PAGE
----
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NEWS
July 8, 2010 | By Thomas H. Maugh II, Los Angeles Times
The Food and Drug Administration on Thursday cautioned consumers against using quinine for leg cramps, warning that the drug could cause severe side effects, including death. Quinine, sold in this country under the brand name Qualaquin, is approved for treatment of uncomplicated malaria, but has a long history of use as a remedy for leg cramps, especially at night. In many countries, it is sold over the counter. Studies have shown that it can reduce the incidence of cramps by one-third to one-half but that as many as one in every 25 users can suffer serious side effects.
ARTICLES BY DATE
BUSINESS
April 25, 2014 | By Shan Li and Lalita Clozel
A new federal proposal to regulate electronic cigarettes has Patrick Sanchez pondering the future of the fledgling industry. Sanchez is the owner of Vapegoat, a Highland Park e-cigarette shop that doubles as an art gallery. On a normal night, customers kick back on his comfy couches, surrounded by brick walls hung with Salvador Dali-esque paintings, and try out new e-cig flavors. Since opening in September, Sanchez said, business has boomed as more smokers discovered the battery-operated devices, which heat liquids that usually contain nicotine to create a vapor that can be inhaled.
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HEALTH
June 29, 2009 | Melissa Healy
For most of the last 15 years, the Food and Drug Administration's authority to regulate tobacco has been either a thwarted promise or a fitful threat, depending on your point of view. It has been pressed by anti-smoking crusaders and public health groups, put on hold by the Supreme Court and beaten back repeatedly by the tobacco industry and its political allies.
NEWS
April 24, 2014 | By Lalita Clozel
WASHINGTON - The Food and Drug Administration's move to regulate e-cigarettes drew criticism Thursday from some public health advocates, who said the regulations do not go far enough to protect young consumers. The proposed rule would for the first time allow the government to limit the manufacture and sale of e-cigarettes, as well as cigars and pipe tobacco. Sales to minors would be banned and health warning labels required. But the new rules would not ban online sales or restrict youth-friendly flavors such as watermelon and peppermint.
SCIENCE
March 11, 2014 | By Monte Morin
The U.S. Food and Drug Administration has approved the marketing of an electronic medical device intended to treat migraine headaches. In an announcement released Tuesday, officials said the transcutaneous electrical nerve stimulation, or TENS, device was the first ever to receive such approval. The device, which will be marketed under the name Cefaly , is manufactured by Cefaly Technology of Belgium. "Cefaly provides an alternative to medication for migraine prevention," read a prepared statement from Christy Foreman, director of the Office of Device Evaluation at the FDA's Center for Devices and Radiological Health.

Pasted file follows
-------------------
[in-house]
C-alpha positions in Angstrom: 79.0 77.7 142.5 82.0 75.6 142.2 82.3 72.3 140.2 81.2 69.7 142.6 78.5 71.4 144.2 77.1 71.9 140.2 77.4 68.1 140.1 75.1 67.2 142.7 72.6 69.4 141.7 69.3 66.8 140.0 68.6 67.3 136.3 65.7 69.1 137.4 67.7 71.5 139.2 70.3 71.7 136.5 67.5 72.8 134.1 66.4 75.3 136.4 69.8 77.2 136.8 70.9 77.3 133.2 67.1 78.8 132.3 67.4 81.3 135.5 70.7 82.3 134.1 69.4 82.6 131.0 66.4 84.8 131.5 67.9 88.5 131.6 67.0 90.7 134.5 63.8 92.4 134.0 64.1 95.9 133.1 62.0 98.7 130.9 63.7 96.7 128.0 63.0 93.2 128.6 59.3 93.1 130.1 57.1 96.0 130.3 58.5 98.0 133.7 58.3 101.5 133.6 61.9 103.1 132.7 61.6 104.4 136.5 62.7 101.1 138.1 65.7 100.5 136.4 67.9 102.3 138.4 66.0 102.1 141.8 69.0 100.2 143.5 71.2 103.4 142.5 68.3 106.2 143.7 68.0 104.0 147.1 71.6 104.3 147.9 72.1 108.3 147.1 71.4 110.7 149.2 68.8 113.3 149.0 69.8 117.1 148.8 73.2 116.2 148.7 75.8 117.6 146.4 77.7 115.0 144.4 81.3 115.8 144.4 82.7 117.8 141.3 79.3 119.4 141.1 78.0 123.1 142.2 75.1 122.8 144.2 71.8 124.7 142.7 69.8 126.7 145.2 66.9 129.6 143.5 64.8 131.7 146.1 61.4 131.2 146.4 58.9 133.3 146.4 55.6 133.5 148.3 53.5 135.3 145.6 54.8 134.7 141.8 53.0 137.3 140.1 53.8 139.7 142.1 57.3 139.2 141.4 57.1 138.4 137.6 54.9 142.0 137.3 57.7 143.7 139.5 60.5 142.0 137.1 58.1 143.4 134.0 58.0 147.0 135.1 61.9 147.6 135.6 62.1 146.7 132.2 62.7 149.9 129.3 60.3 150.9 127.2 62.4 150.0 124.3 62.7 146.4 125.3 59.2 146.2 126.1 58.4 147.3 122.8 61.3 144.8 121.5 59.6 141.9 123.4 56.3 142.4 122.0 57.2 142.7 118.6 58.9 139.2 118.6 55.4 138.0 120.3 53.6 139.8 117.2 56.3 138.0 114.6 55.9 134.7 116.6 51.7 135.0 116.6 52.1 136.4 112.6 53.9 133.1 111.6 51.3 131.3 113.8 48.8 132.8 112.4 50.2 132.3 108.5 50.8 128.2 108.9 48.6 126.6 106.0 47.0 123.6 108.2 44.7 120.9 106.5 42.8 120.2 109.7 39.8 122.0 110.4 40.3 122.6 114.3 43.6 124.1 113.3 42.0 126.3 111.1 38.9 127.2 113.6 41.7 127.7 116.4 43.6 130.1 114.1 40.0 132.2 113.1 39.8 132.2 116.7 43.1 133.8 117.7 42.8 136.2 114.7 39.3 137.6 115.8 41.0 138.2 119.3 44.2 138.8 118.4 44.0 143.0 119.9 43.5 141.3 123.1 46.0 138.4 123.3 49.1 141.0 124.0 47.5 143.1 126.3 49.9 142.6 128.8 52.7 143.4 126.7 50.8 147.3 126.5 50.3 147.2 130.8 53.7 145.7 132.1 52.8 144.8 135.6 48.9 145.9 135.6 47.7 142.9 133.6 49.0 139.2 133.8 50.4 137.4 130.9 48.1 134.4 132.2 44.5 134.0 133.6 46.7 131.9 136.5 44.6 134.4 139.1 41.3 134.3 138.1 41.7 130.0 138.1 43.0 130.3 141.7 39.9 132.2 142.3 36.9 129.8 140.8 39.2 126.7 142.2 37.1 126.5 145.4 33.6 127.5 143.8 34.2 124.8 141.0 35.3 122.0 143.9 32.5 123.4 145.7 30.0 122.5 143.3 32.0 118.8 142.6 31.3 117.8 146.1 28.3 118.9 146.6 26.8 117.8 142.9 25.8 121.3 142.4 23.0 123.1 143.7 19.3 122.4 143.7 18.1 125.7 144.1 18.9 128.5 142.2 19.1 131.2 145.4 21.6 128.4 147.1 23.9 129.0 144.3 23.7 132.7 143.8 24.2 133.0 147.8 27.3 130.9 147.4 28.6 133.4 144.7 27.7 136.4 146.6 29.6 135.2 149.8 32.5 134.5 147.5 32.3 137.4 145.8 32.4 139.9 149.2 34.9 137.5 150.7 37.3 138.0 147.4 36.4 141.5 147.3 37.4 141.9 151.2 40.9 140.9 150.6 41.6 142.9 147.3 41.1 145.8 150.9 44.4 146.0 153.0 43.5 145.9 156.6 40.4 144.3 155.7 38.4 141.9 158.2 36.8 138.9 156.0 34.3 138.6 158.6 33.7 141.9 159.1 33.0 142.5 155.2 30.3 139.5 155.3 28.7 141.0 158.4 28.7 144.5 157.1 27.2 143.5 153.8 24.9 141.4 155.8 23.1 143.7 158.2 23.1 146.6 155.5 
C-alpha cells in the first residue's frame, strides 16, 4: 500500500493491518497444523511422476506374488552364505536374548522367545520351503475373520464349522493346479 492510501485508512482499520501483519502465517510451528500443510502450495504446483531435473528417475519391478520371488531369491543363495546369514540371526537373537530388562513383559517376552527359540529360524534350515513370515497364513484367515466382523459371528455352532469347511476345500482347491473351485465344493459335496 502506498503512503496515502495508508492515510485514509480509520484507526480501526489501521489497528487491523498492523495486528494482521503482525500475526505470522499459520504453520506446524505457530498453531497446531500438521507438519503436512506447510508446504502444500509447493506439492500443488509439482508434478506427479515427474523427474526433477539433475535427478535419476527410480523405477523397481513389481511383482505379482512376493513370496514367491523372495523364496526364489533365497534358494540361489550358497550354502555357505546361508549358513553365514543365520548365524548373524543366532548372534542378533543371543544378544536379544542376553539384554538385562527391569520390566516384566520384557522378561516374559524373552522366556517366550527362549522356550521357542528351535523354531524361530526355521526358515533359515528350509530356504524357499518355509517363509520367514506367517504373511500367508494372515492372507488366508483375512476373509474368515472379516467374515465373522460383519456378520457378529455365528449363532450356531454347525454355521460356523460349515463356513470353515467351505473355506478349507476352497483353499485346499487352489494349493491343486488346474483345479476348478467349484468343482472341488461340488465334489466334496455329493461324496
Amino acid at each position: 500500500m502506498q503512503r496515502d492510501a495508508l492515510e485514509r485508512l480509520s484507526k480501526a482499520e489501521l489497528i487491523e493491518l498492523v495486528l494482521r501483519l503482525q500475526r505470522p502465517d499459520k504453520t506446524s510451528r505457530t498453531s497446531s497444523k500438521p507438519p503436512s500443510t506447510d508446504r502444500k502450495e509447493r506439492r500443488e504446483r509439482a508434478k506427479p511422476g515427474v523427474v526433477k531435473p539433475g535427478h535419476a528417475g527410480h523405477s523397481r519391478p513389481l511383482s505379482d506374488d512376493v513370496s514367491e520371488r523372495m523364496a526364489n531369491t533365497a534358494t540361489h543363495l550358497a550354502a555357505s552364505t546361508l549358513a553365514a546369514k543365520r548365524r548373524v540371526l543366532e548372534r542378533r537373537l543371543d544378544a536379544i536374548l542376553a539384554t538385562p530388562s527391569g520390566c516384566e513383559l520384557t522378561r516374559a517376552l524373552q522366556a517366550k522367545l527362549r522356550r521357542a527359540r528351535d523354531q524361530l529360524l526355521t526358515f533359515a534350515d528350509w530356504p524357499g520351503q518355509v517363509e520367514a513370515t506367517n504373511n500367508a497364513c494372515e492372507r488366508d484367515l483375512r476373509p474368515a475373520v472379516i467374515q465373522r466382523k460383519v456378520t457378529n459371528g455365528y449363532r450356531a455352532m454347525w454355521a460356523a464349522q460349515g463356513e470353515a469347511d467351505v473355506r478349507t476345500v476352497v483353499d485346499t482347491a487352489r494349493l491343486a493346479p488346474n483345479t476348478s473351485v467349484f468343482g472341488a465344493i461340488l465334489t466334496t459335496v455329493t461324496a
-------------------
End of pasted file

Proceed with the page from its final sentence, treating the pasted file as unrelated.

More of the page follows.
NEWS
October 27, 2010 | By Andy Zajac, Los Angeles Times
It’s no secret that the public health regulatory apparatus is stretched thin in many places, perhaps no component more so than the woefully understaffed food inspection side of the Food and Drug Administration. But say this for the FDA food police: When they do get around to looking a place over, they pay loving attention to detail. Acting on a court order sought by the FDA, U.S. marshals today seized an estimated $700,000 worth of adulterated rice and other food packaged in (unfortunately)
SCIENCE
June 28, 2013 | By Melissa Healy
Is it hot in here, or am I just depressed? For many menopausal women, hot flashes are just depressing. And depression, which affects at least one in four women ages 40 to 59, can intensify the misery of hot flashes, as well. No surprise, then, that a pharmaceutical company came up with the idea to market an antidepressant for treatment of vasomotor symptoms, a.k.a. hot flashes. And on Friday, bucking the recommendation of its advisory committee on reproductive health drugs, the Food & Drug Administration approved the idea.
SCIENCE
October 31, 2013 | By Monte Morin
The U.S. Food and Drug Administration announced Thursday that it was stepping up efforts to prevent and address prescription drug shortages, calling the shortfalls a significant public health threat. In addition to expanding early reporting requirements for drug manufacturers, the FDA said it was launching a smartphone app that would give consumers instant information on pharmaceutical shortages. "The complex issues of drug shortages continues to be a high priority for the FDA, and early notification is a critical tool that helps mitigate or prevent looming shortages," said Dr. Janet Woodcock, director of the FDA's Center for Drug Evaluation and Research.
BUSINESS
May 4, 2013 | By Wes Venteicher, Los Angeles Times
WASHINGTON - The presence of caffeine in gum, jelly beans, waffles and other foods has prompted the Food and Drug Administration to investigate the stimulant's potential effects on children and adolescents. The FDA's announcement comes a few weeks after gum maker Wrigley introduced its Alert Energy Caffeine Gum. Each piece of the gum contains about as much caffeine as a half-cup of coffee, according to a consumer update that the FDA posted on its website Friday. The update provided more information on an investigation the FDA announced earlier this week.
NEWS
July 3, 2013 | By Karin Klein
Arsenic is one dangerous pollutant that can occur naturally (though it also can be a byproduct of pesticide use or certain kinds of mining), usually ingested via water. In Nepal and other impoverished areas of Asia where arsenic levels are high, low-tech water filters make a huge difference - a jar filled with rusty nails and sand. The ferrous oxide in the nails binds to the arsenic; particles then are filtered out in the sand. That works for households but not for rice fields, where immense amounts of water are used.
OPINION
April 24, 2014 | Times Editorial Board